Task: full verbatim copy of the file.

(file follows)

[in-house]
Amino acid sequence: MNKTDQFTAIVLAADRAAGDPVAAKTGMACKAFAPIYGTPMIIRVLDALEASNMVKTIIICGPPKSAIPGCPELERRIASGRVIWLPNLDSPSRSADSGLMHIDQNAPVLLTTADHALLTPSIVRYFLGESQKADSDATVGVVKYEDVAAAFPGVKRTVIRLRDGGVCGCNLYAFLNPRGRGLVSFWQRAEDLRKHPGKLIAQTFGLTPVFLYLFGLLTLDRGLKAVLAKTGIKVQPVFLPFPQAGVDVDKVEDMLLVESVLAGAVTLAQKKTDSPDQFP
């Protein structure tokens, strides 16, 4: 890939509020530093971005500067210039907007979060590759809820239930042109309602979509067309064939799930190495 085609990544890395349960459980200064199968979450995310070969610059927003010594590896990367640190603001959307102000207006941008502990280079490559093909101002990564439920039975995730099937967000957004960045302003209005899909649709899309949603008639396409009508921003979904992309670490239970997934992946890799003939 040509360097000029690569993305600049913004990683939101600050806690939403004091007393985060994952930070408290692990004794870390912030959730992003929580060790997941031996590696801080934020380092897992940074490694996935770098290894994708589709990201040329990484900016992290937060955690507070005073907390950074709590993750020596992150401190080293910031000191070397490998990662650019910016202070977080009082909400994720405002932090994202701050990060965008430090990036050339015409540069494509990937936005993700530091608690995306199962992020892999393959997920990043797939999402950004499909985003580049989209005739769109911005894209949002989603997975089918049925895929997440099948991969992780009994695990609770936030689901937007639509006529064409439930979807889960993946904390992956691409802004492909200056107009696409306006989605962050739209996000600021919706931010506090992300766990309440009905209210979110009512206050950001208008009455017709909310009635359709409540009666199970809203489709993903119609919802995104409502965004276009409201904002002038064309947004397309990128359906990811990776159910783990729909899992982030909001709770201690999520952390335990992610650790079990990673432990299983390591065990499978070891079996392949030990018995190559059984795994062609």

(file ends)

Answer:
[in-house]
Amino acid sequence: MNKTDQFTAIVLAADRAAGDPVAAKTGMACKAFAPIYGTPMIIRVLDALEASNMVKTIIICGPPKSAIPGCPELERRIASGRVIWLPNLDSPSRSADSGLMHIDQNAPVLLTTADHALLTPSIVRYFLGESQKADSDATVGVVKYEDVAAAFPGVKRTVIRLRDGGVCGCNLYAFLNPRGRGLVSFWQRAEDLRKHPGKLIAQTFGLTPVFLYLFGLLTLDRGLKAVLAKTGIKVQPVFLPFPQAGVDVDKVEDMLLVESVLAGAVTLAQKKTDSPDQFP
């Protein structure tokens, strides 16, 4: 890939509020530093971005500067210039907007979060590759809820239930042109309602979509067309064939799930190495 085609990544890395349960459980200064199968979450995310070969610059927003010594590896990367640190603001959307102000207006941008502990280079490559093909101002990564439920039975995730099937967000957004960045302003209005899909649709899309949603008639396409009508921003979904992309670490239970997934992946890799003939 040509360097000029690569993305600049913004990683939101600050806690939403004091007393985060994952930070408290692990004794870390912030959730992003929580060790997941031996590696801080934020380092897992940074490694996935770098290894994708589709990201040329990484900016992290937060955690507070005073907390950074709590993750020596992150401190080293910031000191070397490998990662650019910016202070977080009082909400994720405002932090994202701050990060965008430090990036050339015409540069494509990937936005993700530091608690995306199962992020892999393959997920990043797939999402950004499909985003580049989209005739769109911005894209949002989603997975089918049925895929997440099948991969992780009994695990609770936030689901937007639509006529064409439930979807889960993946904390992956691409802004492909200056107009696409306006989605962050739209996000600021919706931010506090992300766990309440009905209210979110009512206050950001208008009455017709909310009635359709409540009666199970809203489709993903119609919802995104409502965004276009409201904002002038064309947004397309990128359906990811990776159910783990729909899992982030909001709770201690999520952390335990992610650790079990990673432990299983390591065990499978070891079996392949030990018995190559059984795994062609």